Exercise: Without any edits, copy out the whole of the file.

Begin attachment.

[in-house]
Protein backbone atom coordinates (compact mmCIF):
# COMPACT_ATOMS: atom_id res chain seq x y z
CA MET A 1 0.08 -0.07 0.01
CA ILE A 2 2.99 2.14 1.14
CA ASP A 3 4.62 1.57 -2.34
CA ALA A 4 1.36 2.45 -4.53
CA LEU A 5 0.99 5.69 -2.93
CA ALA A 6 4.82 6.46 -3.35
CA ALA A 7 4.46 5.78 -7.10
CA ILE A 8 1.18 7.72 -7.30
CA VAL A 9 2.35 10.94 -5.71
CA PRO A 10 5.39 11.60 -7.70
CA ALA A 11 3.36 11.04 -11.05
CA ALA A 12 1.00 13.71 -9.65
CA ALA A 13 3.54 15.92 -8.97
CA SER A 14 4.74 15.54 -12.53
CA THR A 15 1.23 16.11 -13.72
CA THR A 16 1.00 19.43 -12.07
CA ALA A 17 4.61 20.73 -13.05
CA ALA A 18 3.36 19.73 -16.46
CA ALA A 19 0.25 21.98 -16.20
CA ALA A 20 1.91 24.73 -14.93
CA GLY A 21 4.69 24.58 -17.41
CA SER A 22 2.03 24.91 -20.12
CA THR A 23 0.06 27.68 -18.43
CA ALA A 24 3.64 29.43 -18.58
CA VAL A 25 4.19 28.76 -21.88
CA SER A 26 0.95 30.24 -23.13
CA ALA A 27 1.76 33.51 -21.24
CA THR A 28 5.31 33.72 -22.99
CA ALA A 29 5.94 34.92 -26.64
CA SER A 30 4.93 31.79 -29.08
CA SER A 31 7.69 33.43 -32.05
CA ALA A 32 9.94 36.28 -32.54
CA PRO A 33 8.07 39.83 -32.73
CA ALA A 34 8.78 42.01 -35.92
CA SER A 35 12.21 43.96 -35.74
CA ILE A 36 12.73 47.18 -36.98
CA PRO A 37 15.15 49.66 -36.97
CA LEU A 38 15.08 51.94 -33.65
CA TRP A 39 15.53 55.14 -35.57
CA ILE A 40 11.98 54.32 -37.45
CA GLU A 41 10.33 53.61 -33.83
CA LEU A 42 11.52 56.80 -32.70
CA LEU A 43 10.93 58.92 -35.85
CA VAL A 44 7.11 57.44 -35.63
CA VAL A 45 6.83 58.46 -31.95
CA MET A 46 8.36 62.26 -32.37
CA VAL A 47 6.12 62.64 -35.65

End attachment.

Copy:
[in-house]
Protein backbone atom coordinates (compact mmCIF):
# COMPACT_ATOMS: atom_id res chain seq x y z
CA MET A 1 0.08 -0.07 0.01
CA ILE A 2 2.99 2.14 1.14
CA ASP A 3 4.62 1.57 -2.34
CA ALA A 4 1.36 2.45 -4.53
CA LEU A 5 0.99 5.69 -2.93
CA ALA A 6 4.82 6.46 -3.35
CA ALA A 7 4.46 5.78 -7.10
CA ILE A 8 1.18 7.72 -7.30
CA VAL A 9 2.35 10.94 -5.71
CA PRO A 10 5.39 11.60 -7.70
CA ALA A 11 3.36 11.04 -11.05
CA ALA A 12 1.00 13.71 -9.65
CA ALA A 13 3.54 15.92 -8.97
CA SER A 14 4.74 15.54 -12.53
CA THR A 15 1.23 16.11 -13.72
CA THR A 16 1.00 19.43 -12.07
CA ALA A 17 4.61 20.73 -13.05
CA ALA A 18 3.36 19.73 -16.46
CA ALA A 19 0.25 21.98 -16.20
CA ALA A 20 1.91 24.73 -14.93
CA GLY A 21 4.69 24.58 -17.41
CA SER A 22 2.03 24.91 -20.12
CA THR A 23 0.06 27.68 -18.43
CA ALA A 24 3.64 29.43 -18.58
CA VAL A 25 4.19 28.76 -21.88
CA SER A 26 0.95 30.24 -23.13
CA ALA A 27 1.76 33.51 -21.24
CA THR A 28 5.31 33.72 -22.99
CA ALA A 29 5.94 34.92 -26.64
CA SER A 30 4.93 31.79 -29.08
CA SER A 31 7.69 33.43 -32.05
CA ALA A 32 9.94 36.28 -32.54
CA PRO A 33 8.07 39.83 -32.73
CA ALA A 34 8.78 42.01 -35.92
CA SER A 35 12.21 43.96 -35.74
CA ILE A 36 12.73 47.18 -36.98
CA PRO A 37 15.15 49.66 -36.97
CA LEU A 38 15.08 51.94 -33.65
CA TRP A 39 15.53 55.14 -35.57
CA ILE A 40 11.98 54.32 -37.45
CA GLU A 41 10.33 53.61 -33.83
CA LEU A 42 11.52 56.80 -32.70
CA LEU A 43 10.93 58.92 -35.85
CA VAL A 44 7.11 57.44 -35.63
CA VAL A 45 6.83 58.46 -31.95
CA MET A 46 8.36 62.26 -32.37
CA VAL A 47 6.12 62.64 -35.65